occurrences of his life, but particularly in the following one which I shall relate out of Plutarch: Three persons had entered into a conspiracy to assassinate Timoleon as he was offering up his devotions in a certain temple. In order to it they took their several stands in the most convenient places for their purpose. As they were waiting for an opportunity to put their design in execution, a stranger, having observed one of the conspirators, fell upon him and slew him; upon which the other two, thinking their plot had been discovered, threw themselves at Timoleon's feet and confessed the whole matter. This stranger, upon examination, was found to have understood nothing of the intended assassination; but having several years before had a brother killed by the conspirator whom he here put to death, and having till now sought in vain for an opportunity of revenge, he chanced to meet the murderer in the temple, who had planted himself

there for the above-mentioned purpose. Plutarch cannot .

forbear, on this occasion, speaking with a kind of rapture on the schemes of Providence, which, in this particular, had so contrived it that the stranger should, for so great a space of time, be debarred the means of doing justice to his brother, till, by the same blow that revenged the death of one innocent man, he preserved the life of another. For my own part, I cannot wonder that a man of Timoleon's religion should have his intrepidity and firmness of mind, or that he should be distinguished by such a deliverance as I have here related. ADDISON.


MEN of my age receive a greater pleasure from fine weather than from any other sensual enjoyment of life. In spite of the auxiliary bottle, or any artificial heat, we are apt to droop under a gloomy sky, and taste no luxury like a blue firmament and sunshine. I have often, in a splenetic fit, wished myself a dormouse during the winter;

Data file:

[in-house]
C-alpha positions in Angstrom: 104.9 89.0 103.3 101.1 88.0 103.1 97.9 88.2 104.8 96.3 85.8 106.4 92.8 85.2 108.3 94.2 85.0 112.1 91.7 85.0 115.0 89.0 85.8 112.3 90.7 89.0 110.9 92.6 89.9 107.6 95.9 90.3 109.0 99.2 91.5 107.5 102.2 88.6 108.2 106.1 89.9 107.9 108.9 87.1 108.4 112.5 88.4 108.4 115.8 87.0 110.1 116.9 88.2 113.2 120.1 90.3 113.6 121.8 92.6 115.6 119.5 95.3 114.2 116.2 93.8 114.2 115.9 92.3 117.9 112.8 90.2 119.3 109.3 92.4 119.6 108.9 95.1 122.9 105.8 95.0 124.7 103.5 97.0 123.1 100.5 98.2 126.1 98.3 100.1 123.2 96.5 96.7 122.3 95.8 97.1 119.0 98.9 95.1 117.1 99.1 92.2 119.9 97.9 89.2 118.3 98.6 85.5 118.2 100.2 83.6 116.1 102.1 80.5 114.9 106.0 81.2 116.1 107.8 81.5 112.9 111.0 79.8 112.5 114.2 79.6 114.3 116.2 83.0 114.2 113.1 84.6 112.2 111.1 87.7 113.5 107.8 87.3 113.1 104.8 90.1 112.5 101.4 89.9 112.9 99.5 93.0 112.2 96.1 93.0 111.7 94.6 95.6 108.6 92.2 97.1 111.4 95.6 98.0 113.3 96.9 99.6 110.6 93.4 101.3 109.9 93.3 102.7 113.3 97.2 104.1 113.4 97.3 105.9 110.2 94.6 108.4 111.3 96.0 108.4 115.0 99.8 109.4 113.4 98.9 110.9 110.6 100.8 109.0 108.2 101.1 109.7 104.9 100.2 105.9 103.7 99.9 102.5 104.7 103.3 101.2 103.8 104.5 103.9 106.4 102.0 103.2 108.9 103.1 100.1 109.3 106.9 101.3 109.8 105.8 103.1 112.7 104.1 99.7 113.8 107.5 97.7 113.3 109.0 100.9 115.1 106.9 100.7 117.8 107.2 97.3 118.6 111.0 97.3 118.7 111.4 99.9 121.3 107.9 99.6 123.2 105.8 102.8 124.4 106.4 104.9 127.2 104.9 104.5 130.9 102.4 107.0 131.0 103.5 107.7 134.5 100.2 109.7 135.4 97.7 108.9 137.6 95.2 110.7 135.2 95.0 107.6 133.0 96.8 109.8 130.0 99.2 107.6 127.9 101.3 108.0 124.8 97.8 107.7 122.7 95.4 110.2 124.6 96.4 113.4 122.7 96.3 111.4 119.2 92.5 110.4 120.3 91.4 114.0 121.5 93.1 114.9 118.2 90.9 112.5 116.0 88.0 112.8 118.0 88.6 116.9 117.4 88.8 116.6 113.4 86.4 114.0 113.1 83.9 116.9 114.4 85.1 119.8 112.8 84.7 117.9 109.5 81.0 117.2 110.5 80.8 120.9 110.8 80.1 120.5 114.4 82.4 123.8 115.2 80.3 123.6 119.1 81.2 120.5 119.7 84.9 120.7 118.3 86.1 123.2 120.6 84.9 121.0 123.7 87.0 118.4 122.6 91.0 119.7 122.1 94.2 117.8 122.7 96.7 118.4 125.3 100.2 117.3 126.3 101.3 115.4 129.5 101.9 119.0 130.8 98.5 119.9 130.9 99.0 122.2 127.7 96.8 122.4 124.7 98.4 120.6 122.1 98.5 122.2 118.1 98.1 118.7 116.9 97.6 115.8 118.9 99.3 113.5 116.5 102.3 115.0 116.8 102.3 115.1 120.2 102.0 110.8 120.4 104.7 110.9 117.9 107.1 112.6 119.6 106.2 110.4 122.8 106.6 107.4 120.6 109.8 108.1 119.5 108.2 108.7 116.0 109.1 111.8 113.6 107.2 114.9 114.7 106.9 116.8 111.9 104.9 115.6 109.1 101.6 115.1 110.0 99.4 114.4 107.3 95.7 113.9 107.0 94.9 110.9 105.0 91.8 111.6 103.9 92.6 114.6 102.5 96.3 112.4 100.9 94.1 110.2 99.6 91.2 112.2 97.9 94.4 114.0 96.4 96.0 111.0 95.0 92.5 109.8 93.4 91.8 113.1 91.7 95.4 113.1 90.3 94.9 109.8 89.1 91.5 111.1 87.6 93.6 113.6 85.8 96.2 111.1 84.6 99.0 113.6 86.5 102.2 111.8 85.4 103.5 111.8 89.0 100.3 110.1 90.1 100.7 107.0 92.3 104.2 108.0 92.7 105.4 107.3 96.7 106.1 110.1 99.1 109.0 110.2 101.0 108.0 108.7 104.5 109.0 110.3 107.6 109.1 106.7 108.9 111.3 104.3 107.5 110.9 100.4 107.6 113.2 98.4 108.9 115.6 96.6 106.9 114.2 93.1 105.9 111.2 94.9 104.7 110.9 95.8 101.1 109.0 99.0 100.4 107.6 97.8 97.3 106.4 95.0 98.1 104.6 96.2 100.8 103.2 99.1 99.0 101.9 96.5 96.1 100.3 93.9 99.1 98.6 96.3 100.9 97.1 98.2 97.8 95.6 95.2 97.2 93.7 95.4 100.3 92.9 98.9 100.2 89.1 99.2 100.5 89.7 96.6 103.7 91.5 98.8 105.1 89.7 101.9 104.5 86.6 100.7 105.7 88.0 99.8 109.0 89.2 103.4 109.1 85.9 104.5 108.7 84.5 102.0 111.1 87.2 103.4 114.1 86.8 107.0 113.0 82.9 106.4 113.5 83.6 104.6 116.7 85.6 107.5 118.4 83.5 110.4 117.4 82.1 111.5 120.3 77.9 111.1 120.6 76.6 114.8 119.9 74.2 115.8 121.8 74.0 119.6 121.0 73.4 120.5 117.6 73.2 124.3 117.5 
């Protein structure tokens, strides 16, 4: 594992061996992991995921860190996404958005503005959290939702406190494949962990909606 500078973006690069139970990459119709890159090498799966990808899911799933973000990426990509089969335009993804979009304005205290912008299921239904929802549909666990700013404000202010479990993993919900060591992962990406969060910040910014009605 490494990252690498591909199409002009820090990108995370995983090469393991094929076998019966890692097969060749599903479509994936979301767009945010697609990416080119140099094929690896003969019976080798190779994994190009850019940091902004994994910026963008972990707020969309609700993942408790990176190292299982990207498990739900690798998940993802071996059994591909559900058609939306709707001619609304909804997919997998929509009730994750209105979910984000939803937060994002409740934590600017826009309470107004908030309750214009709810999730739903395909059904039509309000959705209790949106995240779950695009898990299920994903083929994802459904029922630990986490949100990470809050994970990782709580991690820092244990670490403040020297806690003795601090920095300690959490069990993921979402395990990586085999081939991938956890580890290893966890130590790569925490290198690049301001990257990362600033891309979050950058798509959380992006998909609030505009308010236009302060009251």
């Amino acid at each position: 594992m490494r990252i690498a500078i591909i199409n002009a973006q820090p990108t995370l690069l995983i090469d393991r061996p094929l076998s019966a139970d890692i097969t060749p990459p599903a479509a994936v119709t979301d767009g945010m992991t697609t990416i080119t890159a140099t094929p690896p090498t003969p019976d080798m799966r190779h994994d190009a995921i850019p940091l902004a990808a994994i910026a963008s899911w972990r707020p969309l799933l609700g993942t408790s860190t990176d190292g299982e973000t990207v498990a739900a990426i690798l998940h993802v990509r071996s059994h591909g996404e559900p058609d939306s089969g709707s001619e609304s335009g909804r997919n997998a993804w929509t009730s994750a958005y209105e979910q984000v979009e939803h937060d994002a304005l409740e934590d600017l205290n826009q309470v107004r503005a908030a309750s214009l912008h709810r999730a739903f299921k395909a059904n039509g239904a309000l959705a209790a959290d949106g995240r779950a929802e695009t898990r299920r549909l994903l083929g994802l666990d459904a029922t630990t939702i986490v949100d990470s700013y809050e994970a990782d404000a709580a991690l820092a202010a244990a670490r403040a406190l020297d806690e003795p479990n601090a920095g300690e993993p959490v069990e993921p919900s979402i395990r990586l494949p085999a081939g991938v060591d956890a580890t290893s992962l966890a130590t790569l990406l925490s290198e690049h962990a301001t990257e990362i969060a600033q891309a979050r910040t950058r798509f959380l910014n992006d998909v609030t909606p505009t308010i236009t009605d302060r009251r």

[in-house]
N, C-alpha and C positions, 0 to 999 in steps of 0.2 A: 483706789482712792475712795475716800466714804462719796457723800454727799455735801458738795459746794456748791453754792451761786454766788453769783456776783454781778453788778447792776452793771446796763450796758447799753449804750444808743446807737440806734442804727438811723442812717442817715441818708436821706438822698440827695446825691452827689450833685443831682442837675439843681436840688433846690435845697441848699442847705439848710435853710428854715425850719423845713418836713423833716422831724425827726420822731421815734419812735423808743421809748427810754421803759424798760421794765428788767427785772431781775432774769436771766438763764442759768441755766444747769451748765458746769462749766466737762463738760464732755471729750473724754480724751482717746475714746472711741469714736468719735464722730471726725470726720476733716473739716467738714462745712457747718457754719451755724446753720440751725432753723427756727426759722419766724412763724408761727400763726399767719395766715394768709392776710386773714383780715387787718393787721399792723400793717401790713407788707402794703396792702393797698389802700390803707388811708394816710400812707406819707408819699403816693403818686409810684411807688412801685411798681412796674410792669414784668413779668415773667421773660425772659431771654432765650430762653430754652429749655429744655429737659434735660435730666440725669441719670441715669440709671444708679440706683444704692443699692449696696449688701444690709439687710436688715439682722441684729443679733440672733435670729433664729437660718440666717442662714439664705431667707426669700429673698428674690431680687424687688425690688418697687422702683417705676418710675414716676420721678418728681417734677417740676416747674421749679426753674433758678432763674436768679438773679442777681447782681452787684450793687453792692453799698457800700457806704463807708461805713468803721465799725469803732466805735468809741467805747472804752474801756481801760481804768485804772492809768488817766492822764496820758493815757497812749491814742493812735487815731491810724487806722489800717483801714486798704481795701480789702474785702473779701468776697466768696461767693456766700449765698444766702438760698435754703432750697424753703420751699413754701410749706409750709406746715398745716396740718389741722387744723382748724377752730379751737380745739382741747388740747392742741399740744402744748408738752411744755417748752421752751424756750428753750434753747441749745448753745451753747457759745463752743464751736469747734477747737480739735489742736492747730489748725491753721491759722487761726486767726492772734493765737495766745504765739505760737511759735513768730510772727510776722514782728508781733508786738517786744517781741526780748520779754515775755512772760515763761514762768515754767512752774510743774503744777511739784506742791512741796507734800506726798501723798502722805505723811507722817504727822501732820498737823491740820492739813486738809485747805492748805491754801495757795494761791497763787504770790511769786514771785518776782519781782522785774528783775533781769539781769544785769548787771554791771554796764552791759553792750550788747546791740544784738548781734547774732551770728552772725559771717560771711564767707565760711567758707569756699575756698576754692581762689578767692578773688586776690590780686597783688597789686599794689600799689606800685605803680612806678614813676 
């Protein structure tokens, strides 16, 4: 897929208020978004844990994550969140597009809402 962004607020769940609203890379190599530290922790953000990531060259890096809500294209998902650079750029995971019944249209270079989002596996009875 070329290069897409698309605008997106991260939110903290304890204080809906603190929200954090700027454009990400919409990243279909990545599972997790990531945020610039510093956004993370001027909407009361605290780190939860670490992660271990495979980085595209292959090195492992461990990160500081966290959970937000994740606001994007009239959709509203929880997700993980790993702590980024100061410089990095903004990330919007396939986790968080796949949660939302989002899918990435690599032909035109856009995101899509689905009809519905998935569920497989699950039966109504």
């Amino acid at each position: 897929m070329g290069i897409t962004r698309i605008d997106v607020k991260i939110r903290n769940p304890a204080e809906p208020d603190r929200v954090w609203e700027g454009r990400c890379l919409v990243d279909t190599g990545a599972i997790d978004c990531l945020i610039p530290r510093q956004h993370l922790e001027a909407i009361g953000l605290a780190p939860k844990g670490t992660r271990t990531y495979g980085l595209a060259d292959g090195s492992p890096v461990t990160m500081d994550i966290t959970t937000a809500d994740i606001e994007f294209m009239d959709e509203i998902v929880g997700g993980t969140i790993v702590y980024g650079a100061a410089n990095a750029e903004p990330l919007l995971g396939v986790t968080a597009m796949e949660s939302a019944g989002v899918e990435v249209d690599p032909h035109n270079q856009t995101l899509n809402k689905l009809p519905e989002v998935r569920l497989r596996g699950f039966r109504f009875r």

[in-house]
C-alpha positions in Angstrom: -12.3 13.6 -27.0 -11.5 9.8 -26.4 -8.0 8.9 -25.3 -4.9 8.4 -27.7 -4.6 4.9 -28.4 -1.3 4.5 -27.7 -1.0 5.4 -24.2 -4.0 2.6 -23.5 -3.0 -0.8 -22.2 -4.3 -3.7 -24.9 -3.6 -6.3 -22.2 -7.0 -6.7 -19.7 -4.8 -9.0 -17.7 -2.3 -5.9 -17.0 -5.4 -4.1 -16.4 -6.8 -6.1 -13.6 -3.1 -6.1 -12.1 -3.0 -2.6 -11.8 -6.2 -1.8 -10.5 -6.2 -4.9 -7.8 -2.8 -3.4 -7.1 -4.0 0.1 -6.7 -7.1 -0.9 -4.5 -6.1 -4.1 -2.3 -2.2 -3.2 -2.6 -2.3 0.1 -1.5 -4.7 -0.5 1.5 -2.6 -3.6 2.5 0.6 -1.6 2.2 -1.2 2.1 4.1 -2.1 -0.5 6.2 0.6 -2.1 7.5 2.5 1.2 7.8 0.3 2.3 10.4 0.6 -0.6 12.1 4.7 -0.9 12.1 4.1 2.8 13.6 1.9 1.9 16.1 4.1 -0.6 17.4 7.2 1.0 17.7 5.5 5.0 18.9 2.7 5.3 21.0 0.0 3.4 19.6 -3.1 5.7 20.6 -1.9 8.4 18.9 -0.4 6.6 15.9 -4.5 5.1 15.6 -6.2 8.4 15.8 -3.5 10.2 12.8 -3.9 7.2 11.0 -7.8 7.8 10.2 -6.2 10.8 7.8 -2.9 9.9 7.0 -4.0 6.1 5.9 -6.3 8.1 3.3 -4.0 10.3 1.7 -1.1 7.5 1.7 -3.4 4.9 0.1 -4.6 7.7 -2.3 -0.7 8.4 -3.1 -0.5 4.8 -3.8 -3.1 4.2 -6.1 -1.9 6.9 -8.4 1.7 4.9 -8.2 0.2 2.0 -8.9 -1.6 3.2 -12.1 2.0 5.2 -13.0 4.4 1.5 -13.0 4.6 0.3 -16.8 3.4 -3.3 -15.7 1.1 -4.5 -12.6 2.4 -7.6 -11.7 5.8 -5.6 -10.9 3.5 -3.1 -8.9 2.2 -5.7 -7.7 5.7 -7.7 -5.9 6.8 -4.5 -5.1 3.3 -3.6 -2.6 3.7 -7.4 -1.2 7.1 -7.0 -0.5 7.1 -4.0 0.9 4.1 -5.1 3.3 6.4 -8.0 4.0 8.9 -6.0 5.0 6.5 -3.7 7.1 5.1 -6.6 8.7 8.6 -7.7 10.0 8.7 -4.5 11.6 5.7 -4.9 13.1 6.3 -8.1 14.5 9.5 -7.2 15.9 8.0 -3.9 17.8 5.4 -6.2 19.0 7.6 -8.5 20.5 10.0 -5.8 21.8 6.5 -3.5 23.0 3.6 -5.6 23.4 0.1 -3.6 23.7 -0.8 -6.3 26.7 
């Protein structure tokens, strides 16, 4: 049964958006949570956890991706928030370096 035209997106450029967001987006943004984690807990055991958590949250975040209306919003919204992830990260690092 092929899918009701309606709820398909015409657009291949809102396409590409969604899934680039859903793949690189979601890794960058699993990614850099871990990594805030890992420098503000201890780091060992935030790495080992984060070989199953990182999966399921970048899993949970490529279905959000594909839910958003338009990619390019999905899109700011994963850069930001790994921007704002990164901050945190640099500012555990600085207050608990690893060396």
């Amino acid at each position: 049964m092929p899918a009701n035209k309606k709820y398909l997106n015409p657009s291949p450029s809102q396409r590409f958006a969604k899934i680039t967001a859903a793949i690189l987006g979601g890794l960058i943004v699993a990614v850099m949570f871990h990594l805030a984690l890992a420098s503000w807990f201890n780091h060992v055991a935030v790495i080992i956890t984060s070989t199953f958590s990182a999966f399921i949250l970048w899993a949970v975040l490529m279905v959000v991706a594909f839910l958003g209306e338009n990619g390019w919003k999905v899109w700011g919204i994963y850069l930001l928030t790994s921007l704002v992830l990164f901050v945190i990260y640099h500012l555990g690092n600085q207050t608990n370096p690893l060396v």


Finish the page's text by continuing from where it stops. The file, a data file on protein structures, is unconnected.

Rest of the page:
and I never see one of those snug animals wrapt up close in his fur, and compactly happy in himself, but I contemplate him with envy beneath the dignity of a philosopher. If the art of flying were brought to perfection, the use that I should make of it would be to attend the sun round the world, and pursue the spring through every sign of the zodiac. This love of warmth makes my heart glad at the return of the spring. How amazing is the change in the face of nature; when the earth, from being bound with frost, or covered with snow, begins to put forth her plants and flowers, to be clothed with green, diversified with ten thousand various dyes; and to exhale such fresh and charming odours as fill every living creature with delight! Full of thoughts like these, I make it a rule to lose as little as I can of that blessed season; and accordingly rise with the sun, and wander through the fields, throw myself on the banks of little rivulets, or lose myself in the woods. I spent a day or two this spring at a country gentleman's seat, where I feasted my imagination every morning with the most luxurious prospect I ever saw. I usually took my stand by the wall of an old castle built upon a high hill. A noble river ran at the foot of it, which, after being broken by a heap of misshapen stones, glided away in a clear stream, and, wandering through two woods on each side of it in many windings, shone here and there at a great distance through the trees. I could trace the mazes for some miles, till my eye was led through two ridges of hills, and terminated by a vast mountain in another county. I hope the reader will pardon me for taking his eye from our present subject of the spring, by this landscape, since it is at this time of the year only that prospects excel in beauty. But, if the eye is delighted, the ear hath likewise its proper entertainment. The music of the birds at this time of the year hath something in it so wildly sweet, as makes me less relish the most elaborate compositions of Italy. The vigour which the warmth of the sun pours afresh into their veins prompts them to renew their species; and thereby puts the male upon wooing his mate with more mellow warblings, and to swell his throat with more violent